Joan Sutherland, in full Dame Joan Alston Sutherland, born November 7, 1926, in Sydney, Australia, is the operatic soprano who was considered the leading coloratura of the 20th century.
The daughter of a gifted singer, she studied piano and voice with her mother until 1946, when she won a vocal competition and began studying voice with John and Aida Dickens. She made her singing debut as Dido in a concert performance of Henry Purcell’s Dido and Aeneas in Sydney in 1947 and her operatic debut in the title role of Sir Eugene Goossens’s Judith in 1951. Cash prizes from several vocal competitions made it possible for her to move to London and begin study with Clive Carey at the Royal College of Music. In 1952 she was accepted into the company of the Royal Opera, Covent Garden, and made her first appearance there as the First Lady in Wolfgang Amadeus Mozart’s The Magic Flute.
Her accompanist and vocal coach, Richard Bonynge, who had worked with her in Sydney, was convinced that her future lay in the florid coloratura repertoire even though Covent Garden was training her as a dramatic Wagnerian soprano. In 1954 she married Bonynge, and with his help and encouragement she began to develop her higher range. In 1959 Covent Garden revived Gaetano Donizetti’s Lucia di Lammermoor for her, and in 1961 she made her New York City debut in the same role at the Metropolitan Opera. Her performance in this difficult title role won international recognition.
Sutherland afterward sang in Venice, Vienna, Dallas (Texas), Paris, Barcelona (Spain), Genoa (Italy), Milan, San Francisco, Chicago, and her native Sydney. Her greatest later successes were as Norma in Vincenzo Bellini’s opera of that name, Cleopatra in George Frideric Handel’s Giulio Cesare, and the three sopranos in Jacques Offenbach’s The Tales of Hoffmann. She also had an impressive concert career and can be heard on many highly acclaimed recordings. Sutherland retired from performing in 1990.
Sutherland’s numerous awards included a Kennedy Center Honor (2004). She was made a Dame Commander of the Order of the British Empire (DBE) in 1978. A Prima Donna’s Progress; The Autobiography of Joan Sutherland was published in 1997.
Lucia di Lammermoor — opera in three acts
Composer: Gaetano Donizetti
Librettist: Salvadore Cammarano
An intruder has been spotted near the Ashton family home, and Normanno sends Enrico’s men off in search of the stranger. Enrico arrives, troubled. His family’s fortunes are in danger, and only the arranged marriage of his sister, Lucia, with Arturo Bucklaw can save them. The chaplain Raimondo, Lucia’s tutor, reminds Enrico that the girl is still mourning the death of her mother. But Normanno reveals that Lucia is concealing a great love for Edgardo, leader of the Ashtons’ enemies. Enrico is furious and swears vengeance. The men return and explain that they have seen and identified the intruder as Edgardo. Enrico’s fury increases.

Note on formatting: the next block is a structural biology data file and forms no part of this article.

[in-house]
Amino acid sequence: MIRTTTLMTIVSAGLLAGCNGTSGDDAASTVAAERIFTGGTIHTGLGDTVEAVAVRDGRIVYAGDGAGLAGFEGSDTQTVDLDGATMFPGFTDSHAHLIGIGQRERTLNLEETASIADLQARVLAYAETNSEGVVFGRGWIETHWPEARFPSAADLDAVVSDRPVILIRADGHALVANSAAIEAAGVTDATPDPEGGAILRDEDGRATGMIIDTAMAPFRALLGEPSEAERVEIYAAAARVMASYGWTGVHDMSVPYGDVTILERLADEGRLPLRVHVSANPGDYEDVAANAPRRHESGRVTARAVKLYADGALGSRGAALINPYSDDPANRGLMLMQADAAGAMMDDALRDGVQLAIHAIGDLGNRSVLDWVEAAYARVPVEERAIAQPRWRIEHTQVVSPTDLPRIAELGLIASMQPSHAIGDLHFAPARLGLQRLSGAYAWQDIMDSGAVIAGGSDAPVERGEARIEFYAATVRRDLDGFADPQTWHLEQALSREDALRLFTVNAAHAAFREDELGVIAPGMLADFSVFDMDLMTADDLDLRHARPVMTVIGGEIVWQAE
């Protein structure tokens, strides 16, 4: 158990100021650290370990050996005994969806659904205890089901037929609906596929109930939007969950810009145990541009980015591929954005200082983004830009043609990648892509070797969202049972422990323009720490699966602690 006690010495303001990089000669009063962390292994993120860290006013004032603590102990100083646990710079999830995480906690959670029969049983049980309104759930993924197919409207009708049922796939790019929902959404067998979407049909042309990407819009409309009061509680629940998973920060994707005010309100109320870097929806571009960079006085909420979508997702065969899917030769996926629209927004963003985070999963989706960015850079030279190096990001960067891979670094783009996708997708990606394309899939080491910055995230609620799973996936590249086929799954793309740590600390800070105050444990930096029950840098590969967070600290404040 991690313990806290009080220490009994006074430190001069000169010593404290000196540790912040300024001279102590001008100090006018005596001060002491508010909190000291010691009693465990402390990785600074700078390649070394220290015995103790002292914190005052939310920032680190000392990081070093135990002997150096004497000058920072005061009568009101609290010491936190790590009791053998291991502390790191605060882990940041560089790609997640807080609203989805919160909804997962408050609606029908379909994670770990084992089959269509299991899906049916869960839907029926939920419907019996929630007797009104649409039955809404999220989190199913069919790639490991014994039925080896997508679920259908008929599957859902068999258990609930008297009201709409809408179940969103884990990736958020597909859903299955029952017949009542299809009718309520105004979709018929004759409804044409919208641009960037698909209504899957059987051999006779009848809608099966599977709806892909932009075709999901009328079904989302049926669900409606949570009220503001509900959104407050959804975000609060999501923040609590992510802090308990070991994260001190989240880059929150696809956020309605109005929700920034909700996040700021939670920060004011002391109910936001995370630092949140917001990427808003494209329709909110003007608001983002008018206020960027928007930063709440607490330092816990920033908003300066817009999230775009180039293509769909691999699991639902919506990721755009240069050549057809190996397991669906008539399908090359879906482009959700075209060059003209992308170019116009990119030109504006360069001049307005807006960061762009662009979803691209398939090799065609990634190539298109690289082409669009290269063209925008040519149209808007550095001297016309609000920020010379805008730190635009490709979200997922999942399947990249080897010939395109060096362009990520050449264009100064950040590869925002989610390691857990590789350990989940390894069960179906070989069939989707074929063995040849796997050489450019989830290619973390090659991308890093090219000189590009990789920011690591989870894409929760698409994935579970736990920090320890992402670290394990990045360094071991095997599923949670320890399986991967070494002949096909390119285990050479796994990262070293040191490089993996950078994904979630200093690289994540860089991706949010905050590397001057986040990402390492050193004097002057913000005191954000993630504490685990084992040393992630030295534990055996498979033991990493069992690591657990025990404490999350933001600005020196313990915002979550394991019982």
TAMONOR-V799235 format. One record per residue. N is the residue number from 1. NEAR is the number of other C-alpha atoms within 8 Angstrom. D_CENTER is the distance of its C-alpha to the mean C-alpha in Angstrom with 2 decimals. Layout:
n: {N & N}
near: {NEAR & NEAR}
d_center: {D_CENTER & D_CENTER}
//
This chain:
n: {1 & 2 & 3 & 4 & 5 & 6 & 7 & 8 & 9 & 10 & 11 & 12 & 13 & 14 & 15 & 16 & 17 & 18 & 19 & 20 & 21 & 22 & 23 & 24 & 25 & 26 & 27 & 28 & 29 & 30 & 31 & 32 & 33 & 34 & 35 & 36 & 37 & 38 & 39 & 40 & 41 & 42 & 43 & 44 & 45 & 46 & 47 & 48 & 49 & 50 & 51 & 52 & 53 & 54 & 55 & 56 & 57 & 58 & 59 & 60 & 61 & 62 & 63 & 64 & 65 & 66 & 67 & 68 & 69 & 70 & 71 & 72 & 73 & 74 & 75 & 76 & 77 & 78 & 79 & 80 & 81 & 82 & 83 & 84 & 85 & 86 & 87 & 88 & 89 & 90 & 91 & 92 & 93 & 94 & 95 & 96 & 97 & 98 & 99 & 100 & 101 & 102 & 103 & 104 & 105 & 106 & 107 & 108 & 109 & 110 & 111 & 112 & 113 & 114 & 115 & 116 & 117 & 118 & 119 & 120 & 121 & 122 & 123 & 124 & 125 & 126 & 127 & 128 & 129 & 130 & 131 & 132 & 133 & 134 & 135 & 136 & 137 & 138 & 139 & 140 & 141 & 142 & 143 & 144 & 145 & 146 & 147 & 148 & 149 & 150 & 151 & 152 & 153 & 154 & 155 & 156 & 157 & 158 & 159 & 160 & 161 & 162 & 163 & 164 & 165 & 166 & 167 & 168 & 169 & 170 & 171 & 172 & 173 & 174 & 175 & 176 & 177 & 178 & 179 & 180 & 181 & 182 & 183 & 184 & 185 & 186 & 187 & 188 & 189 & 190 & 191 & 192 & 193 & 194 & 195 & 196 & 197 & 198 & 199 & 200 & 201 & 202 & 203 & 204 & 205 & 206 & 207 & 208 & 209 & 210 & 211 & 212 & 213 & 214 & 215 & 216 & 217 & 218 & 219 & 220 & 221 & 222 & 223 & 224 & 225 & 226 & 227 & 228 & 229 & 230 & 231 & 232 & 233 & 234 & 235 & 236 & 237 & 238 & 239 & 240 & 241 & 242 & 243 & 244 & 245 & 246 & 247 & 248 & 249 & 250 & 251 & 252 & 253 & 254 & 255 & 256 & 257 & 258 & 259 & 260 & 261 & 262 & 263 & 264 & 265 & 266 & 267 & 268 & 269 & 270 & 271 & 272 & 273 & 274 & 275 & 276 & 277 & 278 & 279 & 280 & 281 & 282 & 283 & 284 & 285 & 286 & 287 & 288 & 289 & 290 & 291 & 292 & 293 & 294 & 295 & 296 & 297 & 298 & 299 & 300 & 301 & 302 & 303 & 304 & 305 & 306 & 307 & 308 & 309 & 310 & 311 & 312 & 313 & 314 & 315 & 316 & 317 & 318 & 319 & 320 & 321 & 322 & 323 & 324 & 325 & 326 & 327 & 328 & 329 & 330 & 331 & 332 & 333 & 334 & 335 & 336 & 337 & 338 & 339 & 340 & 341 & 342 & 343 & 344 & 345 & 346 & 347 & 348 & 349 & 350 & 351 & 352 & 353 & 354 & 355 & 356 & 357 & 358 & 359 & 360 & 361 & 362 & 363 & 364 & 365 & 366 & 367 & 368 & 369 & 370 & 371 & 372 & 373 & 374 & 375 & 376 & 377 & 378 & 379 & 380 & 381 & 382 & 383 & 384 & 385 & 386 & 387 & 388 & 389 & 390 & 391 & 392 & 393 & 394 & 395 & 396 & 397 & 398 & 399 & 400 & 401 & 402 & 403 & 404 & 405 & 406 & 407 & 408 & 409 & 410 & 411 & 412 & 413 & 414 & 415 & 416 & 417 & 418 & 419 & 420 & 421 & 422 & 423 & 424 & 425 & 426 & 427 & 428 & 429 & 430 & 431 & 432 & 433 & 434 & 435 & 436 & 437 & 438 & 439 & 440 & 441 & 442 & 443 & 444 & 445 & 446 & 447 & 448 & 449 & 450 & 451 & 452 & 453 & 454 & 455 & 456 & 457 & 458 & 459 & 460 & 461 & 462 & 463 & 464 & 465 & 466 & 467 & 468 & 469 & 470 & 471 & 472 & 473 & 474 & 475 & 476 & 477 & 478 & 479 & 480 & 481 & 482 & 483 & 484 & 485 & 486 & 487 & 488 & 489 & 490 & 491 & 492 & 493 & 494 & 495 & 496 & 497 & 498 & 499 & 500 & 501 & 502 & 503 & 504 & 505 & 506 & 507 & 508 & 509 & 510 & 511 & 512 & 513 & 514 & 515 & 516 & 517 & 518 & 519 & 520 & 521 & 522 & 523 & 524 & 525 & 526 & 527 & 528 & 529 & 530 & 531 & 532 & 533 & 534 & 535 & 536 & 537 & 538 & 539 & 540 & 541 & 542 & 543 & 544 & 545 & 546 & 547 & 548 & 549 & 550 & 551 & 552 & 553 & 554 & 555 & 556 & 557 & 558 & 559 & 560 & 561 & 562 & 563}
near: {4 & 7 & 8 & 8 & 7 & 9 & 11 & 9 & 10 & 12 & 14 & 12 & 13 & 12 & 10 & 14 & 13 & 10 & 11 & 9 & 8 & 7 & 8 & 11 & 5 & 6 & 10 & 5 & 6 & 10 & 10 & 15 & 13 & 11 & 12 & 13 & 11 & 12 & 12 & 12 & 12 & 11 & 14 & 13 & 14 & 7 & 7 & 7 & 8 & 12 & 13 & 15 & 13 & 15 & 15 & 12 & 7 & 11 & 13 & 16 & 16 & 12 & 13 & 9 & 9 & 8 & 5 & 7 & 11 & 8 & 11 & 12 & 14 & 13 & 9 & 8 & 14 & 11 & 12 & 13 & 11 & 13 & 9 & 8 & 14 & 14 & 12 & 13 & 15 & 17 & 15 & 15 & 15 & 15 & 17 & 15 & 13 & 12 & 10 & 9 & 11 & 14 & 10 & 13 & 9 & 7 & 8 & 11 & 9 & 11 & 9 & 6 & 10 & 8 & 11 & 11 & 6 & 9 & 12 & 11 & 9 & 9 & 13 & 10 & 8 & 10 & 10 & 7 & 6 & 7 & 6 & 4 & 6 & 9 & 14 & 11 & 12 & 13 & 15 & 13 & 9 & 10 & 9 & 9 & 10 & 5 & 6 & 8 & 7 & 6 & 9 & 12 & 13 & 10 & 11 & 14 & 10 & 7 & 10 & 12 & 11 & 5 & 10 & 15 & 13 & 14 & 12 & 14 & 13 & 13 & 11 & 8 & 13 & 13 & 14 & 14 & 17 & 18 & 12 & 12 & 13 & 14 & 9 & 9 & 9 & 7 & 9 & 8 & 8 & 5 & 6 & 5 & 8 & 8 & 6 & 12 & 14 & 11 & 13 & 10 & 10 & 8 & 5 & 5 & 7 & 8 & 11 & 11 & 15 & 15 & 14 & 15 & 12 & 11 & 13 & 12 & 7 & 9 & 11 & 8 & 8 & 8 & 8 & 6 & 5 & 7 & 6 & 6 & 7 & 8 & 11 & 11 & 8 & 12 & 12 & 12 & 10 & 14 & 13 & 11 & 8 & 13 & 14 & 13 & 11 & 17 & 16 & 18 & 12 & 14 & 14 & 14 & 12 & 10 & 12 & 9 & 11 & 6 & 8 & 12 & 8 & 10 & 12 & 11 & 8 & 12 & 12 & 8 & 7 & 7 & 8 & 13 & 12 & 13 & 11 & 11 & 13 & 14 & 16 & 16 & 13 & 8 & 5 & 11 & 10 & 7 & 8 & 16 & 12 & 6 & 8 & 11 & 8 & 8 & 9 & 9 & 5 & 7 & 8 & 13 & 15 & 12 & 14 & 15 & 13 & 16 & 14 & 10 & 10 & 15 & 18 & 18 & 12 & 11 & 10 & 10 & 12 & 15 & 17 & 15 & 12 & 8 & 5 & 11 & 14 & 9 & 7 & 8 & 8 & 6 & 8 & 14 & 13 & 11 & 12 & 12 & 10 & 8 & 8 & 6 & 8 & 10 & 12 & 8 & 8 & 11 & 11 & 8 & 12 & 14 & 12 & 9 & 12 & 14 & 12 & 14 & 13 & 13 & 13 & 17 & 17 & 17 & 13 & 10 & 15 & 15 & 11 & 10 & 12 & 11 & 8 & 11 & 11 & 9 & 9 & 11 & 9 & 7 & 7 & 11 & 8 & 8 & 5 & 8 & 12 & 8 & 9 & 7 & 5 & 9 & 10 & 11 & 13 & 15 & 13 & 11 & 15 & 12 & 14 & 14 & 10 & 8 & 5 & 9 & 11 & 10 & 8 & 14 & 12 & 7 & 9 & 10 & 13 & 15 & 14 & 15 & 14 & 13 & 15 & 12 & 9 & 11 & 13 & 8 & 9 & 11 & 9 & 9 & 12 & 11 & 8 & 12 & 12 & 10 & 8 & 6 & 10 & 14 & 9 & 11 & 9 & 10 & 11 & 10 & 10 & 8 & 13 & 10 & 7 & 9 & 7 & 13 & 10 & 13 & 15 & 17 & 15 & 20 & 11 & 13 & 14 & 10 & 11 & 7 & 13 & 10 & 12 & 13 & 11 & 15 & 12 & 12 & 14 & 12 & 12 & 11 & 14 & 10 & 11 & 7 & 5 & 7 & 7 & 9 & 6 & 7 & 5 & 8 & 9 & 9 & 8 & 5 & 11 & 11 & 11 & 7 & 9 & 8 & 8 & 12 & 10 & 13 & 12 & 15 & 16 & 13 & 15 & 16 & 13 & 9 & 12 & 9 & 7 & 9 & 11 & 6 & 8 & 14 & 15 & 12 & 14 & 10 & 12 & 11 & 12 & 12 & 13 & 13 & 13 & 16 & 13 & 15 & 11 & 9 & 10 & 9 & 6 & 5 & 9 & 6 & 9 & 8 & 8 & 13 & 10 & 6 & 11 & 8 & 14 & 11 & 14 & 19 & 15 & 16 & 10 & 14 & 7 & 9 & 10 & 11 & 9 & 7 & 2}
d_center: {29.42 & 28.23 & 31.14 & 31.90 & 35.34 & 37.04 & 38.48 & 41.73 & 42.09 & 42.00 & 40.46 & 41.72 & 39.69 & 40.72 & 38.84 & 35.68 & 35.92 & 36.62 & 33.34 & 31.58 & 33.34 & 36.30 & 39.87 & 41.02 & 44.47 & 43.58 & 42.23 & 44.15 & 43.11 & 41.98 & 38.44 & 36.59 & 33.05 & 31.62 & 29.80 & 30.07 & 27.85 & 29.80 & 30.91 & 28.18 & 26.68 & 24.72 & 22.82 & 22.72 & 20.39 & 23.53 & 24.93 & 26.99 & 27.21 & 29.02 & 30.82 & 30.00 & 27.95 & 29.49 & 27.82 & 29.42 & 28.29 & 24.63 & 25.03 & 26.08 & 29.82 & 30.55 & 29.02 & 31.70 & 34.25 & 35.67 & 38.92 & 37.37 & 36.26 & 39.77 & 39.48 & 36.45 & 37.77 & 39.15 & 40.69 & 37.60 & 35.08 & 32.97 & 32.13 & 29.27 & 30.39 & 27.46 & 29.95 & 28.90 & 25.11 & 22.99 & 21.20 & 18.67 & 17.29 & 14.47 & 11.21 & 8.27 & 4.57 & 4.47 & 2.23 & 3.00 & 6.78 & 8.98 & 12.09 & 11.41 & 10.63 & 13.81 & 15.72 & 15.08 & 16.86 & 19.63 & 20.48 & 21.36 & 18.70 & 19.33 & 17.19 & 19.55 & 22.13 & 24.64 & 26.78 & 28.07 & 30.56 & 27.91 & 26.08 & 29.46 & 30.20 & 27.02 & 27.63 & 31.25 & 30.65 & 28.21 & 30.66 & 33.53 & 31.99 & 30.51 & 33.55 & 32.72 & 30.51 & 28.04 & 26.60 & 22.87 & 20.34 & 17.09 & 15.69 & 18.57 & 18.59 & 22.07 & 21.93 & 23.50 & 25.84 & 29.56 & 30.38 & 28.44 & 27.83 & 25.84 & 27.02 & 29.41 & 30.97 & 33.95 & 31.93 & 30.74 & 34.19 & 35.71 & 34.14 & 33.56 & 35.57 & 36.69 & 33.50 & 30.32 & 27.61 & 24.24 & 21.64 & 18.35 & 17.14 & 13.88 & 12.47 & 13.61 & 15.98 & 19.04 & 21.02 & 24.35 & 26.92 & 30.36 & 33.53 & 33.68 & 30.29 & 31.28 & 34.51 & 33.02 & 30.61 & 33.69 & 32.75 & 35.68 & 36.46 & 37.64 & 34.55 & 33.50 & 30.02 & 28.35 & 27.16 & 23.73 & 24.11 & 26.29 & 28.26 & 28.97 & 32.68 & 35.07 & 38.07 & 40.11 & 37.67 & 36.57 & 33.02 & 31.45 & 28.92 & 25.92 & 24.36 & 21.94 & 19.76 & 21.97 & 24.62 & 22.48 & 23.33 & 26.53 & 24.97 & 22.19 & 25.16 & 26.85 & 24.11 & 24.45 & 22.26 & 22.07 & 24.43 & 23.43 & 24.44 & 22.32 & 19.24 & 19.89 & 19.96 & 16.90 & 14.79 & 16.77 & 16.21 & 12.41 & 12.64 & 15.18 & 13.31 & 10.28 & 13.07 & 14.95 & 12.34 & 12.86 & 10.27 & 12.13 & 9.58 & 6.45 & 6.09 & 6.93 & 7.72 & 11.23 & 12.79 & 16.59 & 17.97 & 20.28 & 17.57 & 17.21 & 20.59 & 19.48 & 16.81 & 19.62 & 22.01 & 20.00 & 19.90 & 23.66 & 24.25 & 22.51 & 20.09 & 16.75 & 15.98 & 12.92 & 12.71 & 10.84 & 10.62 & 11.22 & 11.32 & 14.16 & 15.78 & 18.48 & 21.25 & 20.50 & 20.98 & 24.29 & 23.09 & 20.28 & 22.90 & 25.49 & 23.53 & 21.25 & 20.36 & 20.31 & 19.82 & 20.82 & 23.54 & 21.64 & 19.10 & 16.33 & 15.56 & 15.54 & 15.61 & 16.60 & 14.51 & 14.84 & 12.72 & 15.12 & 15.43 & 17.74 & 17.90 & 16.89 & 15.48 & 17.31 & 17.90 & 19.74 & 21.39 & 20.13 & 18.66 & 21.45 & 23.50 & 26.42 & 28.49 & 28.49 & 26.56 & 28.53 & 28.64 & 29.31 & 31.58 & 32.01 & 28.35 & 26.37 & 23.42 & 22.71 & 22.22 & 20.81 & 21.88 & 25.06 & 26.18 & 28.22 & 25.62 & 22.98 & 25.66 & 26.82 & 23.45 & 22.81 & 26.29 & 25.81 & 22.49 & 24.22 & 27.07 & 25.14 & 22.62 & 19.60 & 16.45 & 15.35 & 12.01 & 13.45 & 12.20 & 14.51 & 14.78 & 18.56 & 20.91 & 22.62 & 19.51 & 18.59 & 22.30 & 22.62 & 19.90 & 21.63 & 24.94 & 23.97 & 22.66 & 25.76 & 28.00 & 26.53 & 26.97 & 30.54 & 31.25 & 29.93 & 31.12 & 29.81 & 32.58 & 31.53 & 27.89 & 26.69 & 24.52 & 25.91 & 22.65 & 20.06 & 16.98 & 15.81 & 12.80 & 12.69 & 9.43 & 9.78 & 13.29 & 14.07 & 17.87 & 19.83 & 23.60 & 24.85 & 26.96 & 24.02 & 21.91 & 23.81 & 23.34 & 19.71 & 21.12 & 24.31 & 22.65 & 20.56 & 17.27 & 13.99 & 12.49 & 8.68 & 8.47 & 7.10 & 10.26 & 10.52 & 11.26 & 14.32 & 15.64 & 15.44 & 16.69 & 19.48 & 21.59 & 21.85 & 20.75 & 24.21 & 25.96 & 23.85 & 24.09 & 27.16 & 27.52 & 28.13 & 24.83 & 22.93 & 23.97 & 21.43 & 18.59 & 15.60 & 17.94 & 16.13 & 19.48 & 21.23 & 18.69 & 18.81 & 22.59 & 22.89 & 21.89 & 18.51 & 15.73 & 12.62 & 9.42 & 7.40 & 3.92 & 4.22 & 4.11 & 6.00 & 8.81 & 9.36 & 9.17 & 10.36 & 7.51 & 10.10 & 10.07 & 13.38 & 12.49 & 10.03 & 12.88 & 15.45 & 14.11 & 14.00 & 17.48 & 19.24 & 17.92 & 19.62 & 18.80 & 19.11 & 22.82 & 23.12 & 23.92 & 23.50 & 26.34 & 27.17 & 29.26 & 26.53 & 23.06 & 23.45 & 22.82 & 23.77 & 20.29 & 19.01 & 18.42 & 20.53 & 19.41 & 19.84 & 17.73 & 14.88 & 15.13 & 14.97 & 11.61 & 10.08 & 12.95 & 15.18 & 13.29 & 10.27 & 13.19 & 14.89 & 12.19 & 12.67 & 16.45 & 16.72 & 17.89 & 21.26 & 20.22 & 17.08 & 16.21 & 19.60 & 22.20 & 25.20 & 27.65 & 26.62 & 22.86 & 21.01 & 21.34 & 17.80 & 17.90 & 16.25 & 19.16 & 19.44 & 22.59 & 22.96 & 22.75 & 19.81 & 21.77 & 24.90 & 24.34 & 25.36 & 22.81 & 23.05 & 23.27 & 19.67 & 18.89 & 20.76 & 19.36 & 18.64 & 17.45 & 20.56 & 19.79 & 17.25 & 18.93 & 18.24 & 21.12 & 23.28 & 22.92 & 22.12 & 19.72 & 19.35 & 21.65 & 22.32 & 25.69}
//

Just before dawn, Lucia and her companion Alisa are waiting for Edgardo. Lucia relates that, in this very spot, she has seen the ghost of a girl who was stabbed by a jealous lover. Alisa urges her to forget Edgardo, but Lucia insists that her love for Edgardo brings her great joy and may overcome all. Edgardo arrives and explains that he must leave on a political mission. Before he leaves, he wants to make peace with Enrico. Lucia, however, asks Edgardo to keep their love a secret. Edgardo agrees, and they exchange rings and vows of devotion.
It is some months later, on the day that Lucia is to marry Arturo. Normanno assures Enrico that he has successfully intercepted all correspondence between the lovers and has in addition procured a forged letter, supposedly from Edgardo, that indicates he is involved with another woman. As the captain goes off to welcome the groom, Lucia enters, continuing to defy her brother. Enrico shows her the forged letter. Lucia is heartbroken, but Enrico insists that she marry Arturo to save the family. He leaves, and Raimondo, convinced no hope remains for Lucia’s love, reminds her of her late mother and urges her to do a sister’s duty. She finally agrees.
As the wedding guests arrive, Enrico explains to Arturo that Lucia is still in a state of melancholy because of her mother’s death. The girl enters and reluctantly signs the marriage contract. Suddenly, Edgardo bursts in, claiming his bride. The entire company is overcome by shock. Arturo and Enrico order Edgardo to leave, but he insists that he and Lucia are engaged. When Raimondo shows him the contract with Lucia’s signature, Edgardo curses her and tears his ring from her finger before finally leaving in despair and rage.
Enrico visits Edgardo at his dilapidated home and taunts him with the news that Lucia and Arturo have just been married. The two men agree to meet at dawn for a duel.
Back at Lammermoor, Raimondo interrupts the wedding festivities with the news that Lucia has gone mad and killed Arturo. Lucia enters, covered in blood. Moving between tenderness, joy, and terror, she recalls her meetings with Edgardo and imagines that she is with him on their wedding night. She vows that she will never be happy in heaven without her lover and that she will see him there. When Enrico returns, he is enraged at Lucia’s behavior but soon realizes that she has lost her senses. After a confused and violent exchange with her brother, Lucia collapses.
Edgardo laments that he has to live without Lucia and awaits his duel with Enrico, which he hopes will end his own life. Guests coming from Lammermoor tell him that the dying Lucia has called his name. As he is about to rush to her, Raimondo announces that she has died. Determined to join Lucia in heaven, Edgardo stabs himself.
Source: Metropolitan Opera